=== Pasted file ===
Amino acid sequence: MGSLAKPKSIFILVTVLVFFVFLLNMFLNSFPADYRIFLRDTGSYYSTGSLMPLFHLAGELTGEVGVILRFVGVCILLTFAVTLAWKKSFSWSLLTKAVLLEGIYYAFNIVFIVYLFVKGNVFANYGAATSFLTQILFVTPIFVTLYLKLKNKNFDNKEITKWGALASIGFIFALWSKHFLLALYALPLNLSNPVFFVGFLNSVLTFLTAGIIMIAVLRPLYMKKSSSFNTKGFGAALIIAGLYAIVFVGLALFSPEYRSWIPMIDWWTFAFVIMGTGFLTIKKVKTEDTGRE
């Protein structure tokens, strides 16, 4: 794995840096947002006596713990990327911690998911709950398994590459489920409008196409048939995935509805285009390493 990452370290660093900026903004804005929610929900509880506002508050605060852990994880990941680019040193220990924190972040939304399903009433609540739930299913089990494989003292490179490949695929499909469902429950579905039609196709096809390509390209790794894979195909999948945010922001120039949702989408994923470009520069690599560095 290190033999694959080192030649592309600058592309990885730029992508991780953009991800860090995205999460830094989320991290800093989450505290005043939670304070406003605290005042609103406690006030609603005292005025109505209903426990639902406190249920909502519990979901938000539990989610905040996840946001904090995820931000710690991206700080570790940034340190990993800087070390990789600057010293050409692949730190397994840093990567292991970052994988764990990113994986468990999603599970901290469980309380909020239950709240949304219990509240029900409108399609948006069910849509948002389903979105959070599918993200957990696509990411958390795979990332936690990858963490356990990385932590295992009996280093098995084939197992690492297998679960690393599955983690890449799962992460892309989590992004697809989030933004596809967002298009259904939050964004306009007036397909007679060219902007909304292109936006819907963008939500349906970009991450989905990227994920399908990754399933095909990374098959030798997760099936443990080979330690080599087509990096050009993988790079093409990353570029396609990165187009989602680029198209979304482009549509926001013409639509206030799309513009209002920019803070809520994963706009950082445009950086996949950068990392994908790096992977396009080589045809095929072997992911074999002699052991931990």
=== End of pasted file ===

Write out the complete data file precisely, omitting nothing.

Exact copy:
Amino acid sequence: MGSLAKPKSIFILVTVLVFFVFLLNMFLNSFPADYRIFLRDTGSYYSTGSLMPLFHLAGELTGEVGVILRFVGVCILLTFAVTLAWKKSFSWSLLTKAVLLEGIYYAFNIVFIVYLFVKGNVFANYGAATSFLTQILFVTPIFVTLYLKLKNKNFDNKEITKWGALASIGFIFALWSKHFLLALYALPLNLSNPVFFVGFLNSVLTFLTAGIIMIAVLRPLYMKKSSSFNTKGFGAALIIAGLYAIVFVGLALFSPEYRSWIPMIDWWTFAFVIMGTGFLTIKKVKTEDTGRE
């Protein structure tokens, strides 16, 4: 794995840096947002006596713990990327911690998911709950398994590459489920409008196409048939995935509805285009390493 990452370290660093900026903004804005929610929900509880506002508050605060852990994880990941680019040193220990924190972040939304399903009433609540739930299913089990494989003292490179490949695929499909469902429950579905039609196709096809390509390209790794894979195909999948945010922001120039949702989408994923470009520069690599560095 290190033999694959080192030649592309600058592309990885730029992508991780953009991800860090995205999460830094989320991290800093989450505290005043939670304070406003605290005042609103406690006030609603005292005025109505209903426990639902406190249920909502519990979901938000539990989610905040996840946001904090995820931000710690991206700080570790940034340190990993800087070390990789600057010293050409692949730190397994840093990567292991970052994988764990990113994986468990999603599970901290469980309380909020239950709240949304219990509240029900409108399609948006069910849509948002389903979105959070599918993200957990696509990411958390795979990332936690990858963490356990990385932590295992009996280093098995084939197992690492297998679960690393599955983690890449799962992460892309989590992004697809989030933004596809967002298009259904939050964004306009007036397909007679060219902007909304292109936006819907963008939500349906970009991450989905990227994920399908990754399933095909990374098959030798997760099936443990080979330690080599087509990096050009993988790079093409990353570029396609990165187009989602680029198209979304482009549509926001013409639509206030799309513009209002920019803070809520994963706009950082445009950086996949950068990392994908790096992977396009080589045809095929072997992911074999002699052991931990």